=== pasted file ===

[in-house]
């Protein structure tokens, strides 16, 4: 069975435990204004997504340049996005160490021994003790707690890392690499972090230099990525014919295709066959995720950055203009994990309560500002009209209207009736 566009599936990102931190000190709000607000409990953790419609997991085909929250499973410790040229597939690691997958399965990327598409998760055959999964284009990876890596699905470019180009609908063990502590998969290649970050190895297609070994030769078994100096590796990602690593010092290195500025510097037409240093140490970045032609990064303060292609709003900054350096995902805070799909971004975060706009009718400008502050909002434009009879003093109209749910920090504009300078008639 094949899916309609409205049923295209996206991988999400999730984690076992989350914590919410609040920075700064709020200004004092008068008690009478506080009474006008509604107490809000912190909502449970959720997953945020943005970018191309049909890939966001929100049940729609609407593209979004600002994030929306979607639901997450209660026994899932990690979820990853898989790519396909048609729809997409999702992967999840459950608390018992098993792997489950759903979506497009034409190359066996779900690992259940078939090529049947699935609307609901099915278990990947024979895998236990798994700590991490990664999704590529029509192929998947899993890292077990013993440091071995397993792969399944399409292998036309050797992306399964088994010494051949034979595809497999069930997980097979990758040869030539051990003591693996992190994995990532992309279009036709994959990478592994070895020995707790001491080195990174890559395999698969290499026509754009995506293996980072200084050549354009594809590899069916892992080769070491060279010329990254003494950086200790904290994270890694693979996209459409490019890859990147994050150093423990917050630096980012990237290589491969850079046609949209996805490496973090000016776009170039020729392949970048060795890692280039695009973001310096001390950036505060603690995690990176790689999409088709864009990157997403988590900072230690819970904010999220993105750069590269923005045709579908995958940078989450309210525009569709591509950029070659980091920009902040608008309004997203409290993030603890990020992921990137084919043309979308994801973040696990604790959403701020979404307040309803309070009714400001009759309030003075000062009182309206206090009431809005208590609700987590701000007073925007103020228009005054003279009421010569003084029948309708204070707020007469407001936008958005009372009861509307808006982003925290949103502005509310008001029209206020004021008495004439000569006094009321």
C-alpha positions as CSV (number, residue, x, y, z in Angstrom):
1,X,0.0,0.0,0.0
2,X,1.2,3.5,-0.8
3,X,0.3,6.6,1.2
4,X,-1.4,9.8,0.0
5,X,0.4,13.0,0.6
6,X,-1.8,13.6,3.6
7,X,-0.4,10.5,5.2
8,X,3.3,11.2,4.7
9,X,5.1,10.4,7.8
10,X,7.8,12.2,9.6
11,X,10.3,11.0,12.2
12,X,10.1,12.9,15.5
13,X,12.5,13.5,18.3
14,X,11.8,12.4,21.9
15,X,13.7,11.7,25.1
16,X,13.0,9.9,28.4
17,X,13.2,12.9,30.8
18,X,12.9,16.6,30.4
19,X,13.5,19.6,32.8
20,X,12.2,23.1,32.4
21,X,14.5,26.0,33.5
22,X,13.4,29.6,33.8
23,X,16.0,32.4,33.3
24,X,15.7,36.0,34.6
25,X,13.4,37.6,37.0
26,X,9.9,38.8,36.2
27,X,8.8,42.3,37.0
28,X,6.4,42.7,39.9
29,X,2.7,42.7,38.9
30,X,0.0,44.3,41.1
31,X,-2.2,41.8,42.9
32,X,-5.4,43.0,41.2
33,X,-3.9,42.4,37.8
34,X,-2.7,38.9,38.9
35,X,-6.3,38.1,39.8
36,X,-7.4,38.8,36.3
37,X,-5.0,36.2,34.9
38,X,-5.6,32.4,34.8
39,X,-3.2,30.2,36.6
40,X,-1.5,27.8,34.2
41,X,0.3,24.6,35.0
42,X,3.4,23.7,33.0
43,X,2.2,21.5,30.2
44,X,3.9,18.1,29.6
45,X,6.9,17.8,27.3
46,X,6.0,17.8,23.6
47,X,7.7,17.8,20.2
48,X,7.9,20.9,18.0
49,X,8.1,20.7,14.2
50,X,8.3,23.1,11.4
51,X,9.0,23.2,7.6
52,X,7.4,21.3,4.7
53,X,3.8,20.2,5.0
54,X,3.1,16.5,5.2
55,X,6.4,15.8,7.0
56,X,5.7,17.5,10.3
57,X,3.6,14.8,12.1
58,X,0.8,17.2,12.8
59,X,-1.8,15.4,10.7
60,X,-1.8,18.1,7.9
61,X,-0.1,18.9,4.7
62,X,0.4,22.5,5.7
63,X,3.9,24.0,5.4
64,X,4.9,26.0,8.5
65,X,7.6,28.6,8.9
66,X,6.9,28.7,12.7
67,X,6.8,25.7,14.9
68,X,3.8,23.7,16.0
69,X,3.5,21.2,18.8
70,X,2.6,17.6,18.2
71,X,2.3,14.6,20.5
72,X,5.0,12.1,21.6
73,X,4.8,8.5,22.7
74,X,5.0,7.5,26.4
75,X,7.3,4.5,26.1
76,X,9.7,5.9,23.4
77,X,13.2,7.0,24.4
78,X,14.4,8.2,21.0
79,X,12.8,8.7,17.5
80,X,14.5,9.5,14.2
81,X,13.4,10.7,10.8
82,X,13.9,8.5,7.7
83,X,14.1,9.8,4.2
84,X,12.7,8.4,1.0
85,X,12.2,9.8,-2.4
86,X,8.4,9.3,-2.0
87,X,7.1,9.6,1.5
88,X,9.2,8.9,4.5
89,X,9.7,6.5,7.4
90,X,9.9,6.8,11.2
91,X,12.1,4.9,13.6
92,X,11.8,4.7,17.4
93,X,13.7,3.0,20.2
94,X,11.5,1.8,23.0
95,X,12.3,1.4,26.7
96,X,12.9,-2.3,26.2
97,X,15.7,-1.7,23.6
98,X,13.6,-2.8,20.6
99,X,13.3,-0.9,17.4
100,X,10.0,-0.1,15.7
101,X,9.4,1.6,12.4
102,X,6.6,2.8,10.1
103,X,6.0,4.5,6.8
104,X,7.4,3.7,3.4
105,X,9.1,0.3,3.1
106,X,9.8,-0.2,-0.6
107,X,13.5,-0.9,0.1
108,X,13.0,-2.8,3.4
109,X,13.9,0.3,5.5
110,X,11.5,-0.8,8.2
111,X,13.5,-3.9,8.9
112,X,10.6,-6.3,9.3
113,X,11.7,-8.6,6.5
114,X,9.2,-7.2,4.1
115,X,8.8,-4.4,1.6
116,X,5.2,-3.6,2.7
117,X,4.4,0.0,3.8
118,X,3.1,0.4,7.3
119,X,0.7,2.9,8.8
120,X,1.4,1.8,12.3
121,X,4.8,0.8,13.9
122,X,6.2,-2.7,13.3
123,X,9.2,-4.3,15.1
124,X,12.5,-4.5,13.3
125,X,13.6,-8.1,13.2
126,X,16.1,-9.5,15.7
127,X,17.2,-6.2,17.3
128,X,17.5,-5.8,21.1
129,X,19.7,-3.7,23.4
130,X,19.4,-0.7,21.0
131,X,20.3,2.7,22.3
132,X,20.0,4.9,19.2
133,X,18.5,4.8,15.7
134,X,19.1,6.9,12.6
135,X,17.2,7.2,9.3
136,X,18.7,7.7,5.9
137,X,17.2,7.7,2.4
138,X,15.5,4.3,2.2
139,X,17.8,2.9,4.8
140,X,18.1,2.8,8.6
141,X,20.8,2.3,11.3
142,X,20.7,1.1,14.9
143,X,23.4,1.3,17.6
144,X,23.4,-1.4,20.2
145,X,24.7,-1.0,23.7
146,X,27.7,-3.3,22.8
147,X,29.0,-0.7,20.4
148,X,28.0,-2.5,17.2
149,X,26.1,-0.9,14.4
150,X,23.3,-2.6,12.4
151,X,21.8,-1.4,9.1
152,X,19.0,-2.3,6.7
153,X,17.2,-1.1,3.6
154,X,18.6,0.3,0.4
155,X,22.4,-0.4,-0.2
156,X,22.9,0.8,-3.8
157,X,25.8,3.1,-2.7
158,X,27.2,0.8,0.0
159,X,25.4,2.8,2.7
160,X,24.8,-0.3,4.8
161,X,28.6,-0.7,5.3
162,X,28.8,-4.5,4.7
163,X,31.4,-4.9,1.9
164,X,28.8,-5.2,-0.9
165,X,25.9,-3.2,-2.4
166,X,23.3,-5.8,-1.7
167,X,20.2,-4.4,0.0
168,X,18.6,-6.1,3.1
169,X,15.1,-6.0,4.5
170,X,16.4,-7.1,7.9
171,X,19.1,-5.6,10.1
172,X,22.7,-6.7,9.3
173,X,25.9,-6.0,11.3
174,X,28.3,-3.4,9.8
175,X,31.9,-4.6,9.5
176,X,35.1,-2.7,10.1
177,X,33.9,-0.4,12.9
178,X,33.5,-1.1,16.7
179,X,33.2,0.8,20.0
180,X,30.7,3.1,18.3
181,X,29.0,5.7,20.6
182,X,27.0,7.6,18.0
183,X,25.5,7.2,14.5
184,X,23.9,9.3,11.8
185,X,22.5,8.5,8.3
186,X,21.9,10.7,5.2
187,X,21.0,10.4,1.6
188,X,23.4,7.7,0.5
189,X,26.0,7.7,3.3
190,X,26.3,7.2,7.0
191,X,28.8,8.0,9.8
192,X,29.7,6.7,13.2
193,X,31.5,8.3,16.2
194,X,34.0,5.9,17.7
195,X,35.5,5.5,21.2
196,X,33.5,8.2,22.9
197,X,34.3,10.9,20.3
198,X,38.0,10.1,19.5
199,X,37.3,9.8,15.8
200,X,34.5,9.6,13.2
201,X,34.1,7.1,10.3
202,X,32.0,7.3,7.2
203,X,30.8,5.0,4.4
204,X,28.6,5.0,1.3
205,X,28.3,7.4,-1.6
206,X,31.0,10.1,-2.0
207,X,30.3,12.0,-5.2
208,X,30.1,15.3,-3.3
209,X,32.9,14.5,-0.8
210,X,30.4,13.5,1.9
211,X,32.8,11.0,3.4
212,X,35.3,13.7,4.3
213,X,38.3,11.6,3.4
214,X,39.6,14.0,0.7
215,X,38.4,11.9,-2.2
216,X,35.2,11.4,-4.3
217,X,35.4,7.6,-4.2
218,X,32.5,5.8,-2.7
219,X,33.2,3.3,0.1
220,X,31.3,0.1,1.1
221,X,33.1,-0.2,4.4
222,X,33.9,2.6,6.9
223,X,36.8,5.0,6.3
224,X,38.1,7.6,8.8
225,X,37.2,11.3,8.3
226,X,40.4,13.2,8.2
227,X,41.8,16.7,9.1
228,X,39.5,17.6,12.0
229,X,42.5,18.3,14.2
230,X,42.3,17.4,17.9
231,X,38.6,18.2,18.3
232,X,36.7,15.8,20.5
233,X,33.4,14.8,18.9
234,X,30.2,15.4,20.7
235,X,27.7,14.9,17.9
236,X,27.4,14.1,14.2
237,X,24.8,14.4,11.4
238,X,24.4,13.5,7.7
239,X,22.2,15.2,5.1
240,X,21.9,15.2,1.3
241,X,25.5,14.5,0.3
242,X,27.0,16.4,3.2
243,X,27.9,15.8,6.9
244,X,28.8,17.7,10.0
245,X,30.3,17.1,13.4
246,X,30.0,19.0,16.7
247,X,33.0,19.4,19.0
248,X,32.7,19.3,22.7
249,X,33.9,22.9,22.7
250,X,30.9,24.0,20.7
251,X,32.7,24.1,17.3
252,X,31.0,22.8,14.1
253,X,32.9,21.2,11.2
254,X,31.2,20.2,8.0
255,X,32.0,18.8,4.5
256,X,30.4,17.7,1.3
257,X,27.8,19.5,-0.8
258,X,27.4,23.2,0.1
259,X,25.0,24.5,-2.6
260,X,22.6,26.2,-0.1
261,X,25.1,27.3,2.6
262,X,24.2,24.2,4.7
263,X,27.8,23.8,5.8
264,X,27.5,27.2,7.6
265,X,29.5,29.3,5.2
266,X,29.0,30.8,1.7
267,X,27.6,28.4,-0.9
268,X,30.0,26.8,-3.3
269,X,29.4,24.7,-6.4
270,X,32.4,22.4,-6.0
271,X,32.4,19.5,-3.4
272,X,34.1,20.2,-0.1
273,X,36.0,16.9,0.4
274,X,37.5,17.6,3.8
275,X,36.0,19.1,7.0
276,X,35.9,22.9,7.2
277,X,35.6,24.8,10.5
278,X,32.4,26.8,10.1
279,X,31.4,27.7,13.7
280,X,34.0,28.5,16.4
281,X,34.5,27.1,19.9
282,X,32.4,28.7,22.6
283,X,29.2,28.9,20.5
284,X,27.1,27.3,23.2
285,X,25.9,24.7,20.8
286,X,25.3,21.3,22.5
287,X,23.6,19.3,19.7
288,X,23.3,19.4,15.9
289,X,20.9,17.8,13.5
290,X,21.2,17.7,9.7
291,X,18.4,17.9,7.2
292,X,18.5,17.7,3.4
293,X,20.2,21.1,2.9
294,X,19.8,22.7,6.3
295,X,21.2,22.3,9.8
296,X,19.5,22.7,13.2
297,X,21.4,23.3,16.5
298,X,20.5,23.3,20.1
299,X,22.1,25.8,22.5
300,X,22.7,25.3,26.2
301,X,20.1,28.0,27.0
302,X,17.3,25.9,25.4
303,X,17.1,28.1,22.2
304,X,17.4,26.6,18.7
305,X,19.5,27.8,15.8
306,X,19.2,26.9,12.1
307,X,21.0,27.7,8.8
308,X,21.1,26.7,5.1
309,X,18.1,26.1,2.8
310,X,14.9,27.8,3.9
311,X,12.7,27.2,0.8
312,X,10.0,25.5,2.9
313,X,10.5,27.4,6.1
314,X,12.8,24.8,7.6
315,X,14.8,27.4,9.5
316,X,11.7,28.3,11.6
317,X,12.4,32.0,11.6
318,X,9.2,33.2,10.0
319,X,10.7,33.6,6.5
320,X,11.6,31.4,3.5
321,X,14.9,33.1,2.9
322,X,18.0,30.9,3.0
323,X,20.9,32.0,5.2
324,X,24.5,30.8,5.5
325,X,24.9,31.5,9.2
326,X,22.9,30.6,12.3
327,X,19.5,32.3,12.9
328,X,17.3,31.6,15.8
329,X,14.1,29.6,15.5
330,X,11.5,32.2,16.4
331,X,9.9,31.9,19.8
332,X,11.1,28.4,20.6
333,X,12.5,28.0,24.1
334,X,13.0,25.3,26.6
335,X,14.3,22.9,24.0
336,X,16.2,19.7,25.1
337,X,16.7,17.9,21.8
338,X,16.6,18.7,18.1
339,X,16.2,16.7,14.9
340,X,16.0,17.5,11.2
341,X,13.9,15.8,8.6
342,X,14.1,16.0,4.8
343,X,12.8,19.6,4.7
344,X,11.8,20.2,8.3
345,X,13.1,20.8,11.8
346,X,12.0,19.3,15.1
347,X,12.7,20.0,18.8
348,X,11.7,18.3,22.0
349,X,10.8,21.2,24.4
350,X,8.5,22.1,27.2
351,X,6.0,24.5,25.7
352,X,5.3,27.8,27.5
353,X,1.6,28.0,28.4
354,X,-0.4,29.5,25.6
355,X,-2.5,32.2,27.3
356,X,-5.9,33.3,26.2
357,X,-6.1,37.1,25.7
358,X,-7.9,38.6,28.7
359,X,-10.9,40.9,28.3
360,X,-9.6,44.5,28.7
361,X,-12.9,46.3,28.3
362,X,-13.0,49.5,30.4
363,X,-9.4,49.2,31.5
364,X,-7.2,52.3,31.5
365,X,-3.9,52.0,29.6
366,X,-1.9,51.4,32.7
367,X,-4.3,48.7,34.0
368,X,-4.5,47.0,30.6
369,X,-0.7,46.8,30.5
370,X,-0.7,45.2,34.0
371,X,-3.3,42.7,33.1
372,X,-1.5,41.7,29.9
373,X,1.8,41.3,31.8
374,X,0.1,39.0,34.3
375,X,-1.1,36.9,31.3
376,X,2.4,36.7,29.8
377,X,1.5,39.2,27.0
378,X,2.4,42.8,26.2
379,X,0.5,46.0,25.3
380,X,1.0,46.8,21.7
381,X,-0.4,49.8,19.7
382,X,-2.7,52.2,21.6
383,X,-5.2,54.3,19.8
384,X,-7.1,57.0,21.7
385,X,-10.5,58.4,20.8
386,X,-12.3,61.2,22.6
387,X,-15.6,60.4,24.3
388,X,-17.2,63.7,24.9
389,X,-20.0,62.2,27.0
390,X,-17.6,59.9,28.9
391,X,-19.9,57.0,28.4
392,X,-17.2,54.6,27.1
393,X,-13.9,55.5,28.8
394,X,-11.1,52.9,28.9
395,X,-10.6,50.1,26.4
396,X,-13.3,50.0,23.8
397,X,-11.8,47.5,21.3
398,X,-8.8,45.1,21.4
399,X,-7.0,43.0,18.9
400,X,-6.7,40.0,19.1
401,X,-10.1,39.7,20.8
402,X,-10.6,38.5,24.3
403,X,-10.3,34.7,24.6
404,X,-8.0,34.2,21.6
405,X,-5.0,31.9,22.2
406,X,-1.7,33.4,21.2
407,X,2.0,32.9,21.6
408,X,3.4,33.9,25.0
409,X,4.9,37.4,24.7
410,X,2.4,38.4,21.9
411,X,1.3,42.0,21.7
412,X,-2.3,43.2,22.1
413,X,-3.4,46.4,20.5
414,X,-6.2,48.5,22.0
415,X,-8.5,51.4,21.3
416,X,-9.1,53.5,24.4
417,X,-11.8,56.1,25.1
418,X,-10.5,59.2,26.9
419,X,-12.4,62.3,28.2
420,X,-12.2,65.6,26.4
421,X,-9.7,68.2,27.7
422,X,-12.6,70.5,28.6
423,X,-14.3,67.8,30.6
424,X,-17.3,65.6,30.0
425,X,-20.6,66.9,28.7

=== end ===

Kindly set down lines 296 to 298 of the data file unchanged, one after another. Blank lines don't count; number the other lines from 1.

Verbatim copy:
293,X,20.2,21.1,2.9
294,X,19.8,22.7,6.3
295,X,21.2,22.3,9.8